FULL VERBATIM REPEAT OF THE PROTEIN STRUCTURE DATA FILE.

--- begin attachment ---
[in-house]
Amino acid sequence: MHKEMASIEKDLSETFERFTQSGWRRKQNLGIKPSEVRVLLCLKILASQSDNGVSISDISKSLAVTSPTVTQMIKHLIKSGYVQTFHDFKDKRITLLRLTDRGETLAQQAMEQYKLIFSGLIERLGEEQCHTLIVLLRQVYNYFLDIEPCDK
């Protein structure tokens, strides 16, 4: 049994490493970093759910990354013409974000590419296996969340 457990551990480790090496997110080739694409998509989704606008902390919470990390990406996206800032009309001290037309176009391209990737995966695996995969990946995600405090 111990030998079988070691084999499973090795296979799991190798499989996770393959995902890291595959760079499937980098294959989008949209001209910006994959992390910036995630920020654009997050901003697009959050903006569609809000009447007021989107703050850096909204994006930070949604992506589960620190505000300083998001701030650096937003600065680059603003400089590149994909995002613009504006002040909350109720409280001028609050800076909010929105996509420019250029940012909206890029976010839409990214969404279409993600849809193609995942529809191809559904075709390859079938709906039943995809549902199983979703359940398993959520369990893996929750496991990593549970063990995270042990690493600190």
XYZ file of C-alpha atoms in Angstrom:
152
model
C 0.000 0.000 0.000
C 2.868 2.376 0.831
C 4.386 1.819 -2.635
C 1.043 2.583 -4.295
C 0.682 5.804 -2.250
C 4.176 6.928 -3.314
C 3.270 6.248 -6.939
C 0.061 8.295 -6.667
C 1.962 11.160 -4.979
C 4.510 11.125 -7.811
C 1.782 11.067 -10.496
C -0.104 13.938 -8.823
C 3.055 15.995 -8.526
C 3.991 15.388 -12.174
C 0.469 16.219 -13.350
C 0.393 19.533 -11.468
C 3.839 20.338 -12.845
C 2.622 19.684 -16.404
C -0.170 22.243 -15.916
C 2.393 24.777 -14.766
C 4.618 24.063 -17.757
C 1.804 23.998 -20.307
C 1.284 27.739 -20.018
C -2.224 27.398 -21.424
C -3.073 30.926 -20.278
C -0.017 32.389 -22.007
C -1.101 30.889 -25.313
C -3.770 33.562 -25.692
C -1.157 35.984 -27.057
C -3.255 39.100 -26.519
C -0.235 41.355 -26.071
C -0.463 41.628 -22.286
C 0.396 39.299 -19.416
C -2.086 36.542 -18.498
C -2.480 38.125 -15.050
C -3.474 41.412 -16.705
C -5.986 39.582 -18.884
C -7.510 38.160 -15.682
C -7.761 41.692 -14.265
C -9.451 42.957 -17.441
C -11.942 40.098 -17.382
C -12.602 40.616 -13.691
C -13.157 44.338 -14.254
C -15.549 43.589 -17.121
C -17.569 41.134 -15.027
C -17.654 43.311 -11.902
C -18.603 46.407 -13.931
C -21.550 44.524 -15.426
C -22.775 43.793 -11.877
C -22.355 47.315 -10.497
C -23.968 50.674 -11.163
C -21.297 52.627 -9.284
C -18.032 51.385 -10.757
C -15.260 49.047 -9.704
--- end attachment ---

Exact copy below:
[in-house]
Amino acid sequence: MHKEMASIEKDLSETFERFTQSGWRRKQNLGIKPSEVRVLLCLKILASQSDNGVSISDISKSLAVTSPTVTQMIKHLIKSGYVQTFHDFKDKRITLLRLTDRGETLAQQAMEQYKLIFSGLIERLGEEQCHTLIVLLRQVYNYFLDIEPCDK
């Protein structure tokens, strides 16, 4: 049994490493970093759910990354013409974000590419296996969340 457990551990480790090496997110080739694409998509989704606008902390919470990390990406996206800032009309001290037309176009391209990737995966695996995969990946995600405090 111990030998079988070691084999499973090795296979799991190798499989996770393959995902890291595959760079499937980098294959989008949209001209910006994959992390910036995630920020654009997050901003697009959050903006569609809000009447007021989107703050850096909204994006930070949604992506589960620190505000300083998001701030650096937003600065680059603003400089590149994909995002613009504006002040909350109720409280001028609050800076909010929105996509420019250029940012909206890029976010839409990214969404279409993600849809193609995942529809191809559904075709390859079938709906039943995809549902199983979703359940398993959520369990893996929750496991990593549970063990995270042990690493600190």
XYZ file of C-alpha atoms in Angstrom:
152
model
C 0.000 0.000 0.000
C 2.868 2.376 0.831
C 4.386 1.819 -2.635
C 1.043 2.583 -4.295
C 0.682 5.804 -2.250
C 4.176 6.928 -3.314
C 3.270 6.248 -6.939
C 0.061 8.295 -6.667
C 1.962 11.160 -4.979
C 4.510 11.125 -7.811
C 1.782 11.067 -10.496
C -0.104 13.938 -8.823
C 3.055 15.995 -8.526
C 3.991 15.388 -12.174
C 0.469 16.219 -13.350
C 0.393 19.533 -11.468
C 3.839 20.338 -12.845
C 2.622 19.684 -16.404
C -0.170 22.243 -15.916
C 2.393 24.777 -14.766
C 4.618 24.063 -17.757
C 1.804 23.998 -20.307
C 1.284 27.739 -20.018
C -2.224 27.398 -21.424
C -3.073 30.926 -20.278
C -0.017 32.389 -22.007
C -1.101 30.889 -25.313
C -3.770 33.562 -25.692
C -1.157 35.984 -27.057
C -3.255 39.100 -26.519
C -0.235 41.355 -26.071
C -0.463 41.628 -22.286
C 0.396 39.299 -19.416
C -2.086 36.542 -18.498
C -2.480 38.125 -15.050
C -3.474 41.412 -16.705
C -5.986 39.582 -18.884
C -7.510 38.160 -15.682
C -7.761 41.692 -14.265
C -9.451 42.957 -17.441
C -11.942 40.098 -17.382
C -12.602 40.616 -13.691
C -13.157 44.338 -14.254
C -15.549 43.589 -17.121
C -17.569 41.134 -15.027
C -17.654 43.311 -11.902
C -18.603 46.407 -13.931
C -21.550 44.524 -15.426
C -22.775 43.793 -11.877
C -22.355 47.315 -10.497
C -23.968 50.674 -11.163
C -21.297 52.627 -9.284
C -18.032 51.385 -10.757
C -15.260 49.047 -9.704